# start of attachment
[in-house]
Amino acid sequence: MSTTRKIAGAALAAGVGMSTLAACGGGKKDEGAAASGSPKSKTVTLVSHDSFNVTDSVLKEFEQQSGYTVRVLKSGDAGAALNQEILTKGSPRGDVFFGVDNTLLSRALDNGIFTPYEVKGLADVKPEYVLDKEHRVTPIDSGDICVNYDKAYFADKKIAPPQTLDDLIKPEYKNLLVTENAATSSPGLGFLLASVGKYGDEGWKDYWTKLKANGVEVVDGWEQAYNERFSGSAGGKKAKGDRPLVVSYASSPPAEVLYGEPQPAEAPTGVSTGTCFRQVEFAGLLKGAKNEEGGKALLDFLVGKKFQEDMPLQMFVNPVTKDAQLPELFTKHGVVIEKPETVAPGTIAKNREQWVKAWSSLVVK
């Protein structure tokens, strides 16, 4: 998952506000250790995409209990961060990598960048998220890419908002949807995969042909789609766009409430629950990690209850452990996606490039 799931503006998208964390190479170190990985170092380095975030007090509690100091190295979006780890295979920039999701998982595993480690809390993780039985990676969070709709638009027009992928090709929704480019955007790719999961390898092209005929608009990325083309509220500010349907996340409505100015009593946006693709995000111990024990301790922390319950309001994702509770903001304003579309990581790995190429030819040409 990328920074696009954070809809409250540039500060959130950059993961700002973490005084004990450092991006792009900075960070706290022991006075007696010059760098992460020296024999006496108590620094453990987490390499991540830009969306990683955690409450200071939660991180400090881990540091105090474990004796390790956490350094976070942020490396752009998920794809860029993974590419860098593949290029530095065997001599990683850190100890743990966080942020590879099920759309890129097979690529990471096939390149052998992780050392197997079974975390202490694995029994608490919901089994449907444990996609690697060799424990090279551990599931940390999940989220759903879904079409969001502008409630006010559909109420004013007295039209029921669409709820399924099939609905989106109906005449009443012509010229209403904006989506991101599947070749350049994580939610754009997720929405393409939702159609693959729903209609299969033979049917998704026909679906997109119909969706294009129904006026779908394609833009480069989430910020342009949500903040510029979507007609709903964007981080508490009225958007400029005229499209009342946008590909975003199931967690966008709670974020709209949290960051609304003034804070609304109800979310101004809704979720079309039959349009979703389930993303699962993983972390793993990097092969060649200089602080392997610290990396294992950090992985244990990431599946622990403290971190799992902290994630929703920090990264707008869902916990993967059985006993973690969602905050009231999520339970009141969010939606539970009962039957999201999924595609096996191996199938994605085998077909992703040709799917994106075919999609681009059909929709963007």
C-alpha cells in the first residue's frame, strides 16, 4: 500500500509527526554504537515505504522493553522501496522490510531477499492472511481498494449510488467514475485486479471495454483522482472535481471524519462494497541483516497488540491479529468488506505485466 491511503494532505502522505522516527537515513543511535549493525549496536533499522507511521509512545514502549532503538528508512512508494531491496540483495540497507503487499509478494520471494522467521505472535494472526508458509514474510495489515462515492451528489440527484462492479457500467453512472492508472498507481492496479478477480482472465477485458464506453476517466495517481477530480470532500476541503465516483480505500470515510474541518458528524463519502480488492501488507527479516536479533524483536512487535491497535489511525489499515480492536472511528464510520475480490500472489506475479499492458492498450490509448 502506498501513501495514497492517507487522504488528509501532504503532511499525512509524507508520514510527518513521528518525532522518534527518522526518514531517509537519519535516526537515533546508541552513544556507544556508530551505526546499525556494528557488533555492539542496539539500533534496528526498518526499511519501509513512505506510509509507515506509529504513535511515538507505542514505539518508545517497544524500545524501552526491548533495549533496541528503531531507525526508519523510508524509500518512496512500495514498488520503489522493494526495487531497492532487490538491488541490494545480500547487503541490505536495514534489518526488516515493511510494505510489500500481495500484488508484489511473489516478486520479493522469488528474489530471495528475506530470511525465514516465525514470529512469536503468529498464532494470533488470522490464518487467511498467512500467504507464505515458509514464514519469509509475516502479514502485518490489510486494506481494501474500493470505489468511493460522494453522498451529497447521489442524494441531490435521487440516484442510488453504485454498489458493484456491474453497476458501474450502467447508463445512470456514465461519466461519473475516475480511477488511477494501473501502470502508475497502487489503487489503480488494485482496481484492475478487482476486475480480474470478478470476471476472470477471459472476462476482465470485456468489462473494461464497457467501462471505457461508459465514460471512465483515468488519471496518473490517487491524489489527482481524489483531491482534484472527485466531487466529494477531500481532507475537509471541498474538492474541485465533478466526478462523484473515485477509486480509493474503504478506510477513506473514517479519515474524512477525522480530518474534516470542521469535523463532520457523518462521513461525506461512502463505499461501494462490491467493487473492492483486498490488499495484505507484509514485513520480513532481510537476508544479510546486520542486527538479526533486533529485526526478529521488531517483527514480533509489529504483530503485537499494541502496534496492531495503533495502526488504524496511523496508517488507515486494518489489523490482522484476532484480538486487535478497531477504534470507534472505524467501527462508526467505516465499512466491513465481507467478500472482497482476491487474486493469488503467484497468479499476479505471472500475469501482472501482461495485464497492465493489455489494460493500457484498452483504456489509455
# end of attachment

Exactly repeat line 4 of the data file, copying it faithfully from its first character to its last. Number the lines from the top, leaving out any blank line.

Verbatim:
C-alpha cells in the first residue's frame, strides 16, 4: 500500500509527526554504537515505504522493553522501496522490510531477499492472511481498494449510488467514475485486479471495454483522482472535481471524519462494497541483516497488540491479529468488506505485466 491511503494532505502522505522516527537515513543511535549493525549496536533499522507511521509512545514502549532503538528508512512508494531491496540483495540497507503487499509478494520471494522467521505472535494472526508458509514474510495489515462515492451528489440527484462492479457500467453512472492508472498507481492496479478477480482472465477485458464506453476517466495517481477530480470532500476541503465516483480505500470515510474541518458528524463519502480488492501488507527479516536479533524483536512487535491497535489511525489499515480492536472511528464510520475480490500472489506475479499492458492498450490509448 502506498501513501495514497492517507487522504488528509501532504503532511499525512509524507508520514510527518513521528518525532522518534527518522526518514531517509537519519535516526537515533546508541552513544556507544556508530551505526546499525556494528557488533555492539542496539539500533534496528526498518526499511519501509513512505506510509509507515506509529504513535511515538507505542514505539518508545517497544524500545524501552526491548533495549533496541528503531531507525526508519523510508524509500518512496512500495514498488520503489522493494526495487531497492532487490538491488541490494545480500547487503541490505536495514534489518526488516515493511510494505510489500500481495500484488508484489511473489516478486520479493522469488528474489530471495528475506530470511525465514516465525514470529512469536503468529498464532494470533488470522490464518487467511498467512500467504507464505515458509514464514519469509509475516502479514502485518490489510486494506481494501474500493470505489468511493460522494453522498451529497447521489442524494441531490435521487440516484442510488453504485454498489458493484456491474453497476458501474450502467447508463445512470456514465461519466461519473475516475480511477488511477494501473501502470502508475497502487489503487489503480488494485482496481484492475478487482476486475480480474470478478470476471476472470477471459472476462476482465470485456468489462473494461464497457467501462471505457461508459465514460471512465483515468488519471496518473490517487491524489489527482481524489483531491482534484472527485466531487466529494477531500481532507475537509471541498474538492474541485465533478466526478462523484473515485477509486480509493474503504478506510477513506473514517479519515474524512477525522480530518474534516470542521469535523463532520457523518462521513461525506461512502463505499461501494462490491467493487473492492483486498490488499495484505507484509514485513520480513532481510537476508544479510546486520542486527538479526533486533529485526526478529521488531517483527514480533509489529504483530503485537499494541502496534496492531495503533495502526488504524496511523496508517488507515486494518489489523490482522484476532484480538486487535478497531477504534470507534472505524467501527462508526467505516465499512466491513465481507467478500472482497482476491487474486493469488503467484497468479499476479505471472500475469501482472501482461495485464497492465493489455489494460493500457484498452483504456489509455